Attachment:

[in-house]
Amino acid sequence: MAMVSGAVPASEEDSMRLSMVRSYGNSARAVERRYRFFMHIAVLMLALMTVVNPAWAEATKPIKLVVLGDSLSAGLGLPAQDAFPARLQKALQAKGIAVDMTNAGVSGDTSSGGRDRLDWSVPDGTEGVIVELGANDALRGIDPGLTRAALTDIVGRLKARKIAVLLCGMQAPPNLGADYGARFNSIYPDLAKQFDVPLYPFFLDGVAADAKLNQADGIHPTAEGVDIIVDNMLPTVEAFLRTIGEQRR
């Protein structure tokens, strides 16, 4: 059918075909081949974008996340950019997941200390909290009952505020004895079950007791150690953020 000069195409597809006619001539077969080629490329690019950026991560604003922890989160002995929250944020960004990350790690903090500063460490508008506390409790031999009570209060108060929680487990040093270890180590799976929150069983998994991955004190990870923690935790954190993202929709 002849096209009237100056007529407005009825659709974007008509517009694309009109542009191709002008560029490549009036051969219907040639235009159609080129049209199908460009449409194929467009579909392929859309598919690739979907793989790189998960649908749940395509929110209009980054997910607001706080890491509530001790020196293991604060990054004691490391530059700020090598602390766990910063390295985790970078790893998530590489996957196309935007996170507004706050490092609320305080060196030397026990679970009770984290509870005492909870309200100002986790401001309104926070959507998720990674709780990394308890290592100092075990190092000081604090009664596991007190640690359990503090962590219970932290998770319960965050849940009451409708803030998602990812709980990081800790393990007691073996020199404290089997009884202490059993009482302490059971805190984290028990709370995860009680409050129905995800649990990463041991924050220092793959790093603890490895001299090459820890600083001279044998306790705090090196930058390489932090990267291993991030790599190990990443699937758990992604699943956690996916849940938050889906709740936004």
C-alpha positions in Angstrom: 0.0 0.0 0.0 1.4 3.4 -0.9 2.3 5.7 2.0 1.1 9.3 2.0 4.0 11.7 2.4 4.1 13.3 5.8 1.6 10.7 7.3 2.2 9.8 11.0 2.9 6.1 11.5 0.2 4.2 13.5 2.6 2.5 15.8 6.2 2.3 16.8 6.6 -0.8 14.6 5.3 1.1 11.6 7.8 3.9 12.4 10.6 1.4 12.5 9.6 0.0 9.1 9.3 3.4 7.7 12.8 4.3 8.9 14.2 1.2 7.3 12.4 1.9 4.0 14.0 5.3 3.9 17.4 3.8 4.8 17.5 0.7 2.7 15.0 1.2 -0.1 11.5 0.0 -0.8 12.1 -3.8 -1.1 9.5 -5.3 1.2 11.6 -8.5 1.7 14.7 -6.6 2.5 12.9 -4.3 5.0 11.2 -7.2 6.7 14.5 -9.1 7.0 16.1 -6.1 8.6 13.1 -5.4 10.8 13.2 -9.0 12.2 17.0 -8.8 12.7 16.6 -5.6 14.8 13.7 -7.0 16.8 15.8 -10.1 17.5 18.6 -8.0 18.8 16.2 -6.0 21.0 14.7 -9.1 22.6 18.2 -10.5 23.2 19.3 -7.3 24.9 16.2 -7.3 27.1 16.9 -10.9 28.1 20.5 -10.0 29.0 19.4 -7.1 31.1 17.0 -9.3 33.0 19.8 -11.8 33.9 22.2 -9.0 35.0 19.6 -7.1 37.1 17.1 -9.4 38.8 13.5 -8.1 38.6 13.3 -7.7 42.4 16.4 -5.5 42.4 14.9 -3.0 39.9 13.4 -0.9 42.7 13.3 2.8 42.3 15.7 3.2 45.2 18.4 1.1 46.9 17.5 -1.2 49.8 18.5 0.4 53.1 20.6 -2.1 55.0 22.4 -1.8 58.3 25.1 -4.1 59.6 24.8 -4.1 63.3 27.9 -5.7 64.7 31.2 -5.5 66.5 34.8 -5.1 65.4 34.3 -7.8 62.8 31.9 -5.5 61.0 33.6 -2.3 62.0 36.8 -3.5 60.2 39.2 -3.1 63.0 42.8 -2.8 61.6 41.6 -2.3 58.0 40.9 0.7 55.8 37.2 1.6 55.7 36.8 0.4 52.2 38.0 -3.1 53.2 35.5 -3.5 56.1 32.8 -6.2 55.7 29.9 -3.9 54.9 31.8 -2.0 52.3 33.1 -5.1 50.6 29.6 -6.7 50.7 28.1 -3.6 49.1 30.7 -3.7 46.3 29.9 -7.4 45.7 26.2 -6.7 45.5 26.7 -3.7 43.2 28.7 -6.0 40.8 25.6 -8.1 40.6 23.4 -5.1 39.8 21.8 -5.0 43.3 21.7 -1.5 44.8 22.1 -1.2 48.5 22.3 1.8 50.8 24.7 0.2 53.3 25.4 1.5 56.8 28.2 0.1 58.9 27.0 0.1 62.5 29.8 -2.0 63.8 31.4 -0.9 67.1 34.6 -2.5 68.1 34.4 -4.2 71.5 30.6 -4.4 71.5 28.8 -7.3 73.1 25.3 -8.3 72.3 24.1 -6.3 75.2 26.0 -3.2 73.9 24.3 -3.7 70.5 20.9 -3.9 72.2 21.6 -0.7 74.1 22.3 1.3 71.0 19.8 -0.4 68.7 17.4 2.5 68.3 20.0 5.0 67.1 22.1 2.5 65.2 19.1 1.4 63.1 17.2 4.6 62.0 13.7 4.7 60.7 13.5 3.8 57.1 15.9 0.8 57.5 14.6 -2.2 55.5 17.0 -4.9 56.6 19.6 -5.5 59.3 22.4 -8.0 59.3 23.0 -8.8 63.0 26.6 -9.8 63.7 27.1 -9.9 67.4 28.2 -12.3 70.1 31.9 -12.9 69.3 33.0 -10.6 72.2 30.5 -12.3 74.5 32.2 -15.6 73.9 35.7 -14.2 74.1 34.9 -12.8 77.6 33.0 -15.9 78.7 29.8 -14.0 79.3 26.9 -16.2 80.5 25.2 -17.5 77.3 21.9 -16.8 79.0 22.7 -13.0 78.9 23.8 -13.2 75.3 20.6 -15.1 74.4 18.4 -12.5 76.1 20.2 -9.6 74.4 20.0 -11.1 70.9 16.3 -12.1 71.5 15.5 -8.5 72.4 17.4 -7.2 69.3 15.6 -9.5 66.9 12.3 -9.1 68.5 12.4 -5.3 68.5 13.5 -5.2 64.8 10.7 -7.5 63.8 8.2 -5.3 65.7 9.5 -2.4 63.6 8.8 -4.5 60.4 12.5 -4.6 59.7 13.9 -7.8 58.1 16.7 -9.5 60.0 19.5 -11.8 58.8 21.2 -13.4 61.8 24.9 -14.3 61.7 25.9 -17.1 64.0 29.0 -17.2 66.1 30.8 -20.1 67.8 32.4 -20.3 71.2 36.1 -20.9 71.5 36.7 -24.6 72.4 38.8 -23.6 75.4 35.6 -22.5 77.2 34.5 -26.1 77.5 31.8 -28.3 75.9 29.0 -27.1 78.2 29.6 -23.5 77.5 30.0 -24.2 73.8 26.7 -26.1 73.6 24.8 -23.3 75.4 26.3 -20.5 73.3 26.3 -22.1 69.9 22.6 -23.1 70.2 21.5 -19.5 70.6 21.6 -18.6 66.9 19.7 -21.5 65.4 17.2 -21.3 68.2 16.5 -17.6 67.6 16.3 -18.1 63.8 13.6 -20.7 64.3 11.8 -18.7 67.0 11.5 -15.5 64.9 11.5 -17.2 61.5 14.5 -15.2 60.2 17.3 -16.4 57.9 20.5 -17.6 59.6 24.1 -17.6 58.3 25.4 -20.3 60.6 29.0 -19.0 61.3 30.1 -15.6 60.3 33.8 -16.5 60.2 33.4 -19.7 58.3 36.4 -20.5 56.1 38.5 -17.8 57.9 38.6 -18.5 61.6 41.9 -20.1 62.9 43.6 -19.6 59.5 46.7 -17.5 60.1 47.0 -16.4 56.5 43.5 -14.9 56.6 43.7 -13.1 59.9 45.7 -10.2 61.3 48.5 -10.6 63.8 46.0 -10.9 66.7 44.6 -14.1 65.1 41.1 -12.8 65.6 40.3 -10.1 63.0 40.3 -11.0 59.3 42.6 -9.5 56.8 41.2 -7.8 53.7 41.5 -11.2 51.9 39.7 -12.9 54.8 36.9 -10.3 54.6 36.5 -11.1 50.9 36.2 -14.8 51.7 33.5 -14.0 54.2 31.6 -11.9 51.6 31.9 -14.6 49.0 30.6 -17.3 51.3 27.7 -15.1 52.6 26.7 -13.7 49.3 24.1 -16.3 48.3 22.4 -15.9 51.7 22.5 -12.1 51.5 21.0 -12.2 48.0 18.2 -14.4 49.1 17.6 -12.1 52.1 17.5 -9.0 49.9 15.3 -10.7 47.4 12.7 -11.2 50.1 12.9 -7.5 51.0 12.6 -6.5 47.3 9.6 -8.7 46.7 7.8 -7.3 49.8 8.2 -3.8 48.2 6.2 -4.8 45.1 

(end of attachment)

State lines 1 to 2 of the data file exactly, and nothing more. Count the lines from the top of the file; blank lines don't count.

[in-house]
Amino acid sequence: MAMVSGAVPASEEDSMRLSMVRSYGNSARAVERRYRFFMHIAVLMLALMTVVNPAWAEATKPIKLVVLGDSLSAGLGLPAQDAFPARLQKALQAKGIAVDMTNAGVSGDTSSGGRDRLDWSVPDGTEGVIVELGANDALRGIDPGLTRAALTDIVGRLKARKIAVLLCGMQAPPNLGADYGARFNSIYPDLAKQFDVPLYPFFLDGVAADAKLNQADGIHPTAEGVDIIVDNMLPTVEAFLRTIGEQRR